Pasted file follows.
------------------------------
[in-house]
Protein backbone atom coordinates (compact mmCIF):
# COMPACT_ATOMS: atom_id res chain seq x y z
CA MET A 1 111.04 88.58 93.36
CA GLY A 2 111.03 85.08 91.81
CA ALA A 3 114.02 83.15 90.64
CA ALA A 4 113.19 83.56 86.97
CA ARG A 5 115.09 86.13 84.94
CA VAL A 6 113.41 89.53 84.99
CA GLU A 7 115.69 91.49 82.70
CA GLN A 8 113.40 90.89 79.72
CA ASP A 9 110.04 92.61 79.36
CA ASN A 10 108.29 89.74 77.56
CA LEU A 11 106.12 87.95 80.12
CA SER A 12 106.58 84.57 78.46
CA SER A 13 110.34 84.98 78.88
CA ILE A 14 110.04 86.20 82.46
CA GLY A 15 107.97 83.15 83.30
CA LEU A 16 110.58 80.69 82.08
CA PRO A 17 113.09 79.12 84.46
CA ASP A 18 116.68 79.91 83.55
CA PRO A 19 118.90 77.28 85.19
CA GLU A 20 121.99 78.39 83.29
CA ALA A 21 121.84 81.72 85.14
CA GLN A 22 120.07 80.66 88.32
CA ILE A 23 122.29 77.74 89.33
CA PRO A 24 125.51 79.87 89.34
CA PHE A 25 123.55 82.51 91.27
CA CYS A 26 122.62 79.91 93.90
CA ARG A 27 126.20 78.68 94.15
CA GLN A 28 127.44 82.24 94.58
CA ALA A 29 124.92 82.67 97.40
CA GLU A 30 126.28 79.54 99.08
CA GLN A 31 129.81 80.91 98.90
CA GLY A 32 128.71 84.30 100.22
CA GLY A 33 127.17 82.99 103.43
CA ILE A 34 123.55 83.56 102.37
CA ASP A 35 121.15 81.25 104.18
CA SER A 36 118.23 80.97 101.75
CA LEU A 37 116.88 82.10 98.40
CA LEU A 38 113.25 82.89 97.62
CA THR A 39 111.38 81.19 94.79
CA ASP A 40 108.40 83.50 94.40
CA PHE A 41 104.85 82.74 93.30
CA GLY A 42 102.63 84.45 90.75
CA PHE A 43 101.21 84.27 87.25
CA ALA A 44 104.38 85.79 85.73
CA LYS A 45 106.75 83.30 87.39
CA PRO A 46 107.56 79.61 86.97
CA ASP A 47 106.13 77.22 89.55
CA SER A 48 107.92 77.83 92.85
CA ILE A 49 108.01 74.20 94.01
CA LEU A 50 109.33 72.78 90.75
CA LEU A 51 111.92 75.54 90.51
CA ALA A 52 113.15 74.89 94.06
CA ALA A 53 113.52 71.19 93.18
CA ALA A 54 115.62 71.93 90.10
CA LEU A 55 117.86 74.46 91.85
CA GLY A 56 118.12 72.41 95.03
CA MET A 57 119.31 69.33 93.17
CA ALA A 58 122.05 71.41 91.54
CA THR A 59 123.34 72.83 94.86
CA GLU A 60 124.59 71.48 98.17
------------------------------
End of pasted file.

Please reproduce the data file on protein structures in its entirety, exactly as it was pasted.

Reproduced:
[in-house]
Protein backbone atom coordinates (compact mmCIF):
# COMPACT_ATOMS: atom_id res chain seq x y z
CA MET A 1 111.04 88.58 93.36
CA GLY A 2 111.03 85.08 91.81
CA ALA A 3 114.02 83.15 90.64
CA ALA A 4 113.19 83.56 86.97
CA ARG A 5 115.09 86.13 84.94
CA VAL A 6 113.41 89.53 84.99
CA GLU A 7 115.69 91.49 82.70
CA GLN A 8 113.40 90.89 79.72
CA ASP A 9 110.04 92.61 79.36
CA ASN A 10 108.29 89.74 77.56
CA LEU A 11 106.12 87.95 80.12
CA SER A 12 106.58 84.57 78.46
CA SER A 13 110.34 84.98 78.88
CA ILE A 14 110.04 86.20 82.46
CA GLY A 15 107.97 83.15 83.30
CA LEU A 16 110.58 80.69 82.08
CA PRO A 17 113.09 79.12 84.46
CA ASP A 18 116.68 79.91 83.55
CA PRO A 19 118.90 77.28 85.19
CA GLU A 20 121.99 78.39 83.29
CA ALA A 21 121.84 81.72 85.14
CA GLN A 22 120.07 80.66 88.32
CA ILE A 23 122.29 77.74 89.33
CA PRO A 24 125.51 79.87 89.34
CA PHE A 25 123.55 82.51 91.27
CA CYS A 26 122.62 79.91 93.90
CA ARG A 27 126.20 78.68 94.15
CA GLN A 28 127.44 82.24 94.58
CA ALA A 29 124.92 82.67 97.40
CA GLU A 30 126.28 79.54 99.08
CA GLN A 31 129.81 80.91 98.90
CA GLY A 32 128.71 84.30 100.22
CA GLY A 33 127.17 82.99 103.43
CA ILE A 34 123.55 83.56 102.37
CA ASP A 35 121.15 81.25 104.18
CA SER A 36 118.23 80.97 101.75
CA LEU A 37 116.88 82.10 98.40
CA LEU A 38 113.25 82.89 97.62
CA THR A 39 111.38 81.19 94.79
CA ASP A 40 108.40 83.50 94.40
CA PHE A 41 104.85 82.74 93.30
CA GLY A 42 102.63 84.45 90.75
CA PHE A 43 101.21 84.27 87.25
CA ALA A 44 104.38 85.79 85.73
CA LYS A 45 106.75 83.30 87.39
CA PRO A 46 107.56 79.61 86.97
CA ASP A 47 106.13 77.22 89.55
CA SER A 48 107.92 77.83 92.85
CA ILE A 49 108.01 74.20 94.01
CA LEU A 50 109.33 72.78 90.75
CA LEU A 51 111.92 75.54 90.51
CA ALA A 52 113.15 74.89 94.06
CA ALA A 53 113.52 71.19 93.18
CA ALA A 54 115.62 71.93 90.10
CA LEU A 55 117.86 74.46 91.85
CA GLY A 56 118.12 72.41 95.03
CA MET A 57 119.31 69.33 93.17
CA ALA A 58 122.05 71.41 91.54
CA THR A 59 123.34 72.83 94.86
CA GLU A 60 124.59 71.48 98.17